I see parallels with something like this. Buy a Vive or Oculus for a compelling home experience that will always have certain limitations but for an uncompromising, fuller, immersive experience, visit a place like this as it really is something that cannot truly be experienced at home and therefore will not necessarily go the way of the arcades.

      A similiar concept worked for a while with laserquest but that always had a limitation to the experience it could offer. There are no such limitations with VR, you can get any experience you want.

    • Mark

      Rather than creating a ~$300 dollar headset they can create one that is much much better, they’re not looking to target a consumer price they are trying to make the best technology possible. Oculus and Valve have both stated they have HMDs vastly better than their first consumer products. If you only need to make a few you can make something superior.

    • ThreeRing

      Because their idea is to move around a completely custom maze type environment, the Vive and Rift are probably just not good enough for them. They need to provide a SUPERIOR VR experience that you can’t afford to own but can afford to use.

  • TC_Orygun

    These guys seem really on top of it, with lots of great ideas. I really hope they can put it all together.

  • mellott124

    They should sell the HMD. Regardless of the price it’s the only game in time with those kinds of specs.

    • kalqlate

      I’d like that too, but then that would be a whole other business for them as content for The Void would not translate easily or at all to just the HMD. They’d have to create and manage a separate company the size of Oculus with all the content relations. Further, to properly power two 2K displays at 90 to 120 Hz, you’re talking two top-of-the-line GPU cards at minimum, upping the price of entry considerably, and thereby lowering market potential significantly. Not a profitable proposition.

      • mellott124

        That could be true for some but plenty of us have high end machines. Content generation isn’t always a problem either. Especially for companies who could afford to buy this HMD.

        • kalqlate

          Sorry, but “plenty of us” is not enough for a company to make projections of profitability on. That’s why you’ll just have to wait for Oculus, Valve/HTC, and others to evolve their consumer-market products over time as the cost of high-end systems required for the higher spec HMDs continues to lessen in price. Expect Void quality in the consumer marker in three to five years.

          • mellott124

            I disagree. They’re already likely in a low volume high cost market if the plan is to do simulation centers. There are other markets/applications outside of consumer that could also purchase their HMD. This would only help them with cost of their current product and help accelerate the technology to the consumer sector.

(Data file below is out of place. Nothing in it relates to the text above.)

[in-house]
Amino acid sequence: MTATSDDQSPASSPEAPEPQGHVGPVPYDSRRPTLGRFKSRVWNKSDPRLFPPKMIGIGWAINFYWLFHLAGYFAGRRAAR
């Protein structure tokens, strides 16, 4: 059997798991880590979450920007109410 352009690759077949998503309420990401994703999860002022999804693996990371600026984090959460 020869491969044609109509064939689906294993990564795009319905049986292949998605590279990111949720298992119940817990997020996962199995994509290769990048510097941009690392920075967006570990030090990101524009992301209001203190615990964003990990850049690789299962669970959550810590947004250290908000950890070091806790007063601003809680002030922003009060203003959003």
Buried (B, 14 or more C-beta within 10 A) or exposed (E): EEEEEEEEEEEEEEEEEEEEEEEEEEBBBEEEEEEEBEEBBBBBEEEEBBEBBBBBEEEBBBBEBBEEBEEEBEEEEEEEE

• kalqlate

            “low volume high cost” …high use, low cost of operation, high profit.. “market”. There, fixed that for you. The same as for amusement parks and facilities of all kinds. You can’t associate or equate the business models of amusement parks and movie theaters with VR headsets. They may entertain in similar ways, but the business models are very different.

            “I disagree.” OK.

    • HKtechnician

      If other companies like Oculus/HTC/Void/etc. took a look at emerging innovations that are currently available, solutions can be found. For example: The FOVE HMD Kickstarter. If these big name companies incorporate Foveated Rendering into their products, then they can drastically reduce the horsepower required to produce very high resolution dynamic images, simply by altering and prioritizing the rendering scripts.

  • arnold475

    I wonder how their custom built HMD stacks up to StarVR’s headset. By the looks of the provided specs it doesn’t seem to be that much better, and maybe even a little worse than StarVR.

    • kalqlate

      Your eyes have overlapping field of view all the way to the bridge of the nose. Curved screens can give you more of an overlapping field of view (as they curve into the bridge) than flat screens (that can’t curve into the bridge).

  • Kurt has given me a tour/demo of the Void experience at their offices in Lindon. I was extremely impressed with their overall hardware vision. Nearly all aspects of their platform are proprietary and I can guarantee that they will find additional ways to monetize the hardware (military, commercial simulation etc). Their body tracking solution is quite precise as well and from the sounds of it, it is only getting better with continual modifications/upgrades. I can’t wait to try the HMD (I only tested with the DK2) as the ‘alpha’ experience was already much better than what I anticipated. I do believe Kurt’s team will be seen as pioneers pushing Oculus, Sony, HTC to up their game on the hardware side. Eventually the consumer brands will need to bite the bullet and treat the hardware as a loss leader (similar to the base consoles) and deliver the market a $600 HMD for a $399 price tag.

  • Pinky Toes

    100% support this kind of development. fpv needs this 2 years ago.
    wish he could have said the name of his product right. Rapture, not Raptor.

    • Pinky Toes

      ‘periphreals’ OTL